Ramaphosa can point out that the establishment of these state-owned companies, along with a state-owned construction company, predates his presidency, and only a state-owned mine was registered and has since made little progress.
He may also wish to add that most of this lack of progress took place during the decade when the Zuma faction was in power.
The biggest challenge that Ramaphosa faces is that he presides over a divided party that is perceived to be inherently corrupt.
Ramaphosa operates with the strait-jacket over his slender margin of victory and an evenly split ANC’s Top Six he leads from the NASREC elective conference in 2017.
In the period since he has been in power, Ramaphosa and his faction does not seem to be willing or able to gain an upper hand and seize more power from his opposing faction.
The result is that he operates within boundaries that his opponent sets.
The biggest challenge that Ramaphosa now faces is that his key rallying crusade of eliminating corruption is on shaky ground after questions were raised about his own fund-raising campaign to gain the Presidency, including possibly misleading Parliament and having those aligned or close to him being implicated in corruption-related to COVID-19 emergency equipment procurement.
Ramaphosa also drew the ire of South Africans when his spokesperson Khusela Diko had to be forced to temporarily step aside from her position after it emerged that her husband was awarded a contract worth R124m by the Gauteng health department to supply personal protective equipment (PPE).
Diko is a member of the ANC provincial executive committee in Gauteng.
Ramaphosa’s son Andile is also involved in a project to provide a safety feature for taxis to limit the spread of Covid-19, through his non-profit company, SDI Force.
Andile partnered with FNB in the R6m project. No state funds are involved in the project, according to the Sunday Times.
On the other hand, Magashule’s eldest son Tshepiso’s Motheko Projects also received a contract for R2.29m and Tshepiso’s brother Thato’s Marvel Deeds scored R427 221 from the Free State treasury.
Tuwo Rhodesia, a company owned by former minister Nomvula Mokonyane’s daughter, Katleho, was handed a R2.7m contract to supply soap to Gauteng’s health department.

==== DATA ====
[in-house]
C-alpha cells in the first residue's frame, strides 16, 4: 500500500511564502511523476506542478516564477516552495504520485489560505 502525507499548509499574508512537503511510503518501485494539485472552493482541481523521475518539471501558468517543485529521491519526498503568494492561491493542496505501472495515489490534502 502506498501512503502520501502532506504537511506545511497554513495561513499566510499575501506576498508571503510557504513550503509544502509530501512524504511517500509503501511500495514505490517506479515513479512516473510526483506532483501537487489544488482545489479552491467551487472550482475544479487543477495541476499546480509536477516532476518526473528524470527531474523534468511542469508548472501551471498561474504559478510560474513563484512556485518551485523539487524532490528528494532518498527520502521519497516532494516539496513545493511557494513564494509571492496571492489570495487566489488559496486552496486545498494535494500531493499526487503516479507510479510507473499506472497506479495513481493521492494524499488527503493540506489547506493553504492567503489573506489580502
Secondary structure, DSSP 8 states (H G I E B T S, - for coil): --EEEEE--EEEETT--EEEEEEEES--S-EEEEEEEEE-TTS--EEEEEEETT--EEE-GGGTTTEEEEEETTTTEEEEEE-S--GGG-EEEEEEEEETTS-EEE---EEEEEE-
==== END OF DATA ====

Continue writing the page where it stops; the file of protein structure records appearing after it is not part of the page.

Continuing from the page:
The Special Investigating Unit (SIU) recently said R10.3 billion in alleged irregular contracts are under the unit’s microscope while the new Auditor-General Tsakani Maluleke delivered the second COVID-19 relief funds audit, which flagged irregular procurement of contracts and corruption from the relief fund.
Maluleke has revealed that more than 1,500 directors of companies that do business with the state benefited from the state’s welfare grants meant for the poor.
The AG’s other findings included among others:
- R95.84bn (65%) of the R148.06bn her office is auditing had been spent by September 30, with most initiatives completed or close to completion, while some had been abandoned or redirected.
- The Unemployment Insurance Fund has recovered about R3.4bn of the Covid-19 Temporary Employer/Employee Relief Scheme (Ters) funds that may have been disbursed incorrectly.
- More than 67,000 people benefited inappropriately from Sassa grants.
Ramaphosa will find it even more difficult to convince millions of South Africans that his party was committed to root out corruption when no action is taken against senior ANC leaders.
The court appearance by Magashule on 20 charges of corruption was seen as overdue and a long-awaited blow to the ANC Secretary General’s faction, but if he escapes the charges with suspended sentence or a fine, he and his factions will be emboldened to mount a more vigorous campaign to have Ramaphosa removed.
ANC factions appear divided between those who wish to punish corruption that occurred over the past decade under President Jacob Zuma, currently airing at the Zondo Commission of Inquiry and targeting the likes of ANC parliamentarian Supra Mahumapelo and Magashule, but not any other period or any sphere of society such as the private sector.
There are also those mostly in Zuma’s factions who shield corruption-accused officials such as former eThekwini mayor, Zandile Gumede, by arguing that they have not been found guilty by a court of law, only to move goalposts when they do appear in court and are given hefty bails to reflect the seriousness of the charges.
Ramaphosa’s political opponents within the party say his downfall will be that he is inconsistent with the application of the law, pointing out that others such as Magashule are targeted while his close allies such as Deputy President David Mabuza, national chairperson Gwede Mantashe and ANC’s deputy chairperson in KwaZulu Natal, Mike Mabuyakhulu, were treated differently.
They also accuse him of using State institutions to investigate and purge his political opponents from government and the party.
Ramaphosa is also expected to address the party’s ‘step aside’ policy following confusion on how to implement it fairly and equitably.
The birthday celebrations are unlikely to soothe fractured relations with Congress of South African Trade Unions (COSATU), currently at odds over the Public Service Wage Bill and the payment of salary increases already agreed to at bargaining chambers two years ago.
COSATU was one of the first organizations to throw its weight behind Ramaphosa to take over as ANC President, but the relations have since soured over the past years due to Ramaphosa’s failure to implement policies in favour of workers, particularly the public wage agreement.
COSATU has threatened to embark on a ‘mother of all protests’ this year after the Labour Court threw a court application by unions to force the government to pay their 2020 wage increases.
Union members claim that his administration has not benefited the workers.
Matters were also made by worse when Finance Minister Tito Mboweni first proposed slashing the wage bill in his February budget speech last year, in which he said R160-billion should be cut over the next three years. The proposal in the recent medium-term budget policy statement is likely to accumulate to R160-billion.